TELEDA is as much about the impact of the internet on education as about how people learn in virtual environments. Most of the resources are freely available. While the new cohort are completing application forms and getting head of school/department approvals, participants have been given links to a short video clip and a paper which cover one of the themes running through the 24 weeks; digital literacies.

Digital Natives Digital Immigrants by Mark Prensky was written over a decade ago but the dichotomy has stuck in public consciousness and the idea of young people being inherently digital – while older people are getting left behind – remains influential. While some people find the language of the paper contentious, and Presnky himself has revisited the original ideas, the issues around the appropriateness of educational systems – designed in a pre-internet age – offer valid discussion points.,%20Digital%20Immigrants%20-%20Part1.pdf

The TELEDA pilot was a step in the dark for everyone but if you don’t try something new you don’t know what might come out of it.  As more programmes consider blended and distance delivery, I remain the confident the opportunity to be an online student is the best mode of discovery for resources and activities which work – or don’t work – in virtual environments. What is increasingly clear is the original rhetoric of elearning has not lived up to its promise. Learning online is not a case of doing more for less. Retention requires resources. Of the human kind as much as a technological infrastructure.  There is currently renewed interest in research into digital education; research based on the practical as well as the theoretical. We live in interesting times where virtual learning is being revisited and reassessed. I’m proud and excited to be part of the process.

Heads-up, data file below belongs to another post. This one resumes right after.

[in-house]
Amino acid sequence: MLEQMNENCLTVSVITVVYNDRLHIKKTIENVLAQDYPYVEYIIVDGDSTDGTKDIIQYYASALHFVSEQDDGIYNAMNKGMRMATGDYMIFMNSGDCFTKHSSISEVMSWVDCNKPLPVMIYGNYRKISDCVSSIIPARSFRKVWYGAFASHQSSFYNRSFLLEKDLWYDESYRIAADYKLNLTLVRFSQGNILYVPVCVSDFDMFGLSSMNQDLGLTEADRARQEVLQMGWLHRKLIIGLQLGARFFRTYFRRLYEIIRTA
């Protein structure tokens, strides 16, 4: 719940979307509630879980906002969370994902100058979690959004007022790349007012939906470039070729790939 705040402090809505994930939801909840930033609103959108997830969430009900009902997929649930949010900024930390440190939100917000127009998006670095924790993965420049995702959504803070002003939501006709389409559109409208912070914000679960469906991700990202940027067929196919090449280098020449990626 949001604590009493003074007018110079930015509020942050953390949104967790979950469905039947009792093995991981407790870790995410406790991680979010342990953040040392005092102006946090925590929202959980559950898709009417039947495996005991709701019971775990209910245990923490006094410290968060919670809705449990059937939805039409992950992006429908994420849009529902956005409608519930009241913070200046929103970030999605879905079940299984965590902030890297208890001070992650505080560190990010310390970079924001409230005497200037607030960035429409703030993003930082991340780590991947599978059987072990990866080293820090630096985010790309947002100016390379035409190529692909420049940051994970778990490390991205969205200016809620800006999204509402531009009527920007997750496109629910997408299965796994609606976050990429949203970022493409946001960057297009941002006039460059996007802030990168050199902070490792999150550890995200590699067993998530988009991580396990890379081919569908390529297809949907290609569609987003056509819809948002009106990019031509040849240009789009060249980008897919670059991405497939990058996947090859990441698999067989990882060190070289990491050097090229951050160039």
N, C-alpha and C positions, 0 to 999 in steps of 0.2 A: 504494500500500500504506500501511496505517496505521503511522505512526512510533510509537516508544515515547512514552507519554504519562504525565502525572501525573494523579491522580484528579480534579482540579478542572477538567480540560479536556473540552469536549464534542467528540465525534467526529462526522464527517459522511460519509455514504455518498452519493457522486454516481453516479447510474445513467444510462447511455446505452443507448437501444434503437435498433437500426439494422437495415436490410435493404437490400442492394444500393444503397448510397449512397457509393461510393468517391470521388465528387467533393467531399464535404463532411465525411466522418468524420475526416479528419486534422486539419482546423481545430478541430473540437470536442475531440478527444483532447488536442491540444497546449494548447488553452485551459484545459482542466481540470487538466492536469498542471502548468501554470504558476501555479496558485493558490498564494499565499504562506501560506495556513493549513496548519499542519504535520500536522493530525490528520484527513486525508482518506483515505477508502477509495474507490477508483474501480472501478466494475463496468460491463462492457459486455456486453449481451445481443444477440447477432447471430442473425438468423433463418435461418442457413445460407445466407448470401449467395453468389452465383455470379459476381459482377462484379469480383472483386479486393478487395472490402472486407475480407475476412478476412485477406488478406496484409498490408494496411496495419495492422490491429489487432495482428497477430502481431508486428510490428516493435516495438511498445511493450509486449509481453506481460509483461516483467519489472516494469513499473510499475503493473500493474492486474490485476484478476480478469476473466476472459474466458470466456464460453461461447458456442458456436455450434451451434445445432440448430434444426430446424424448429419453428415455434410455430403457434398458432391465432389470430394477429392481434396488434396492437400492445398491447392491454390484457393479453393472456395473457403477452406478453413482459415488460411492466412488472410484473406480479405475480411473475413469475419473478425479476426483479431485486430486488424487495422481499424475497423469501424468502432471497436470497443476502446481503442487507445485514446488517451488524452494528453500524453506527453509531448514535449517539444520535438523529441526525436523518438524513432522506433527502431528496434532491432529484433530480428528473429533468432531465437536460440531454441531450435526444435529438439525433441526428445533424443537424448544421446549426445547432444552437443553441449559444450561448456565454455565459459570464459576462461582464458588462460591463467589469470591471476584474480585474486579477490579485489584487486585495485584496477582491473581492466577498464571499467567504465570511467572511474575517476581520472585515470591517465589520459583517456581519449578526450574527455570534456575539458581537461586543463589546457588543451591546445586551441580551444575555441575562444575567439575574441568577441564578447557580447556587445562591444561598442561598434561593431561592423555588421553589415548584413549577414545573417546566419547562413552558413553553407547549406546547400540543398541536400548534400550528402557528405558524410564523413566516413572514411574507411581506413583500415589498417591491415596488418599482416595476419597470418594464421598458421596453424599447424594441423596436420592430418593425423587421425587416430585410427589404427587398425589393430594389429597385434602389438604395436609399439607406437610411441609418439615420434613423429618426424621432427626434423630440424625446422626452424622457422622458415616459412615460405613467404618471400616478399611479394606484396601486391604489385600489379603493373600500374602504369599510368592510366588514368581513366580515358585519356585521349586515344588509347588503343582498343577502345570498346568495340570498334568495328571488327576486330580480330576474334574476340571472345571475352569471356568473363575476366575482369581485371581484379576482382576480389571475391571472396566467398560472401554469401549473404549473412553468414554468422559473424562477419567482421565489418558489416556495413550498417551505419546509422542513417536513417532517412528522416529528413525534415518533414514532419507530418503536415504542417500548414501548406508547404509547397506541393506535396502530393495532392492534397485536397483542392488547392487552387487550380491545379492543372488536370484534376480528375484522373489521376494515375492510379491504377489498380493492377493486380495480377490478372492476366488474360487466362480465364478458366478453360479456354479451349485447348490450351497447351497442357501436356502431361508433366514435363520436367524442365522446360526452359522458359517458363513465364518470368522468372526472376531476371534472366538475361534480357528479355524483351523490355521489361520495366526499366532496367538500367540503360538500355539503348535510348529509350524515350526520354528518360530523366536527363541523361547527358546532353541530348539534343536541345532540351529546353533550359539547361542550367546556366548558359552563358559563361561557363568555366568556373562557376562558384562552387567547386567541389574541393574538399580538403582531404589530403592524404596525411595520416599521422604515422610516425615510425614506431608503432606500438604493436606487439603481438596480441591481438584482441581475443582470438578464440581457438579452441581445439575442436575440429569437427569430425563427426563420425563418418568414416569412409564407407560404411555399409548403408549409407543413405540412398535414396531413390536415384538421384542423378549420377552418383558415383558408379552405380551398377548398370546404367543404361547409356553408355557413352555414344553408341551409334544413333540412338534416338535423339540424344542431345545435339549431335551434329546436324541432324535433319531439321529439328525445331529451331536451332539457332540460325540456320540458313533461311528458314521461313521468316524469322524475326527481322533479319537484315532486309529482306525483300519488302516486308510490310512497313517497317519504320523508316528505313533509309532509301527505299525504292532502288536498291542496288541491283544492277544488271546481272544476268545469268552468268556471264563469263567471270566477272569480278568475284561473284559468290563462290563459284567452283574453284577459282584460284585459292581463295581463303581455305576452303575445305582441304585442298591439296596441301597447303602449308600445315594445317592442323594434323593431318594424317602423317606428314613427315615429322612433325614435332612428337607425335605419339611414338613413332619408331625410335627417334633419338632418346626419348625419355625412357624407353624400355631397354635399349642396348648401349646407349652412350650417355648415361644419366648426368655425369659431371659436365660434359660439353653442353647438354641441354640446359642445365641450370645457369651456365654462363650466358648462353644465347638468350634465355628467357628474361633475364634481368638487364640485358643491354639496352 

From radical research to Mills and Boon; an eclectic life

Return of the Stranger by Kate Walker

Mills and Boon landscapes are places where alpha males strut and lesser females submit. M&B were about submission long before 50 Shades of Grey turned domination into a supermarket sex word. In the literature world they might not always be taken seriously but there’s gold in them there pages.

I was given a M&B for homework. The genre being romance, I expected Bridget Jones meets Catherine Cookson. ‘The Return of the Stranger’ by Kate Walker was more the visceral stuff of archetypes. All the classic M&B ‘ingredients are there. Lust. Revenge. Money. Power. Men portrayed as testosterone driven heroes. Women submissive. ‘The words shrivelled on her tongue as she saw the dark frown that snapped his black brows together over his blazing eyes, the sudden ferocity of his anger shaking her.’

M&B men have control over women who appear to want to be controlled. ‘He could have her now. Kiss her into submission….one day she would leave all her pride in the dust and she would beg for his touch’. Scary stuff. Women in M&B might have careers and social status but underneath they’re quivering psychological jelly.